About a month later, I was let go for the first time from this job. I got back out there again and found one that was close by. At this time, I was still writing but not sure where any of it is going. I applied for a storytelling project for women of color. I actually get it. I fly to the University of Alabama. I feel myself coming to life again. My voice seems to be audible where it felt so quiet before. I had spoken a couple of places and published more but this was different.

I could be Black, insecure, awkward but vocal me. It didn’t matter I hadn’t found my footing professionally. In Alabama, I was surrounded by Black women who were excelling in every field from education, activism, music to law and social work. I could have felt less worthy but it didn’t matter. We all had stories to tell.

I flew back home and kept writing. I start working at a non-profit whose values more closely align with mine and eventually start facilitating creative non-fiction writing sessions there. I keep going to counseling and start weight training. I see myself as an athlete for the first time as a Strongman competitor. I keep writing because now it’s 2020 and I can’t hold back anymore of my rage, anxiety and frustration at the state of the world. I need to be free.

My writing becomes more honest.

I become more honest with myself.

I start thinking about turning this honesty into a book.

I receive a phone call. I am offered the opportunity to compile my work into a book by a publisher.

In a few days, I will be 40. I am just starting.

Because my life will always be a series of beginnings and endings.

Word of the Day

My word of the day is rest. My idea of raucous activity today is stretching, sipping everything hot I can find and sleeping. Typically, when I get rundown and the coughing ramps up, I know it’s time to be still. I had to learn the hard way (a few times) if I keep pushing, convincing myself “it’s nothing”, I end up in a worse place, physically and emotionally.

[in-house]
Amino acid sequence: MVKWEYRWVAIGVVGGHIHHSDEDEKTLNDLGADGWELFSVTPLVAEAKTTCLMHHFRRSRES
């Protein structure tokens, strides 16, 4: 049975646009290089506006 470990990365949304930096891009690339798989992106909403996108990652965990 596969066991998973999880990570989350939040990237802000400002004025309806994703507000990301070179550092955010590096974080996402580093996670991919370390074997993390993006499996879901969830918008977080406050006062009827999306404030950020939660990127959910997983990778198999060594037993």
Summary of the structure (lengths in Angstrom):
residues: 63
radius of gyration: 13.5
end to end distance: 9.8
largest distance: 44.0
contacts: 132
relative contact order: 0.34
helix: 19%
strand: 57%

The bed calls on mornings like these and I listen. I have a big day coming next week. The last thing I need is to be ushering in a milestone birthday, sniffling and exhausted. But even while feeling like this, I find myself rolling over, reaching for a pen and notebook on my bedside table. I jotted down thoughts about a possible song to use for my upcoming class and I am writing this post. It was comforting to have my creativity running even while I rest and recover.

It still feels like I am choosing myself.

Vision

During my minimizing tear yesterday, I found an old vision board from about 3-4 years ago. I took a quick picture of it so I could remember this younger version of myself’s vision for the future. There were no grand fundamental changes. It was full of pictures related to giving, writing, making a living writing, authors like Edwidge Danticat and Maya Angelou, Black women praying together, declarations of love, success and fitness inspiration like runners and Misty Copeland, fruits and vegetables and a small section dedicated to being individual, even if it means keeping it a little weird.

What really caught my eye was a picture of a woman with an afro, eyes closed, sunlight highlighting the peaceful expression on her face. The words on the top left corner: Get Lifted.

It brought me back to a over a month ago when I was in my bed, scribbling notes about how I wanted to describe my upcoming class at Life in 10 Minutes and what I wanted to call it. I knew listening to music and poetry had brought me joy, allowed me to escape for awhile and I wanted to write about it with others. It was my medicine for melancholy.

I thought it hit me out of nowhere: Get Lifted: Using Music and Poetry to Find Your Light.

But peering down at the vision board, seeing a brown-skinned woman, sunlight beaming across her face, framing her afro, the words “Get Lifted” boldly printed on the page, the “out of nowhere” part no longer rang true.

I am slowly becoming her. I was always her.

When I guide the class on December 6th, I will be embracing her, rising from the page and breathing into her future.